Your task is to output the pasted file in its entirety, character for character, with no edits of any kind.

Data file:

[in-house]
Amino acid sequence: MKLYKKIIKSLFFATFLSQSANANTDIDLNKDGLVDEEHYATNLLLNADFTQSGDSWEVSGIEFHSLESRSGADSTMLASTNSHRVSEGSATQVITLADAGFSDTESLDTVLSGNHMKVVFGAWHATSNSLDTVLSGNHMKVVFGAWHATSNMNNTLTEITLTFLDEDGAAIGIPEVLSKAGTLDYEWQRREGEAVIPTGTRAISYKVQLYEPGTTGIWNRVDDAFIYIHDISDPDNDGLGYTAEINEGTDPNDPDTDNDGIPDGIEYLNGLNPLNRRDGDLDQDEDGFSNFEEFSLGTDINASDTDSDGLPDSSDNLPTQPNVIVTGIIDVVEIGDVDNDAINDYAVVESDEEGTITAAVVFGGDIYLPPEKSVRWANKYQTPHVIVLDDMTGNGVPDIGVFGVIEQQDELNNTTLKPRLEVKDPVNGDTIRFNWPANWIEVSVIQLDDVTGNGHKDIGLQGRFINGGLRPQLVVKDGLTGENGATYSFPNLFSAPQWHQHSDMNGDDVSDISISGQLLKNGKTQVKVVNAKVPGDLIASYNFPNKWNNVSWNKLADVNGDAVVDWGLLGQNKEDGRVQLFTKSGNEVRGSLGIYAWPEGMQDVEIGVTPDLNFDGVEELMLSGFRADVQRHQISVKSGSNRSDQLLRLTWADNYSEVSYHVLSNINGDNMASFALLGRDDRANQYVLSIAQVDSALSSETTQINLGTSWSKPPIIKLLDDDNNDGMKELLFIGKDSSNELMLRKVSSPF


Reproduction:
[in-house]
Amino acid sequence: MKLYKKIIKSLFFATFLSQSANANTDIDLNKDGLVDEEHYATNLLLNADFTQSGDSWEVSGIEFHSLESRSGADSTMLASTNSHRVSEGSATQVITLADAGFSDTESLDTVLSGNHMKVVFGAWHATSNSLDTVLSGNHMKVVFGAWHATSNMNNTLTEITLTFLDEDGAAIGIPEVLSKAGTLDYEWQRREGEAVIPTGTRAISYKVQLYEPGTTGIWNRVDDAFIYIHDISDPDNDGLGYTAEINEGTDPNDPDTDNDGIPDGIEYLNGLNPLNRRDGDLDQDEDGFSNFEEFSLGTDINASDTDSDGLPDSSDNLPTQPNVIVTGIIDVVEIGDVDNDAINDYAVVESDEEGTITAAVVFGGDIYLPPEKSVRWANKYQTPHVIVLDDMTGNGVPDIGVFGVIEQQDELNNTTLKPRLEVKDPVNGDTIRFNWPANWIEVSVIQLDDVTGNGHKDIGLQGRFINGGLRPQLVVKDGLTGENGATYSFPNLFSAPQWHQHSDMNGDDVSDISISGQLLKNGKTQVKVVNAKVPGDLIASYNFPNKWNNVSWNKLADVNGDAVVDWGLLGQNKEDGRVQLFTKSGNEVRGSLGIYAWPEGMQDVEIGVTPDLNFDGVEELMLSGFRADVQRHQISVKSGSNRSDQLLRLTWADNYSEVSYHVLSNINGDNMASFALLGRDDRANQYVLSIAQVDSALSSETTQINLGTSWSKPPIIKLLDDDNNDGMKELLFIGKDSSNELMLRKVSSPF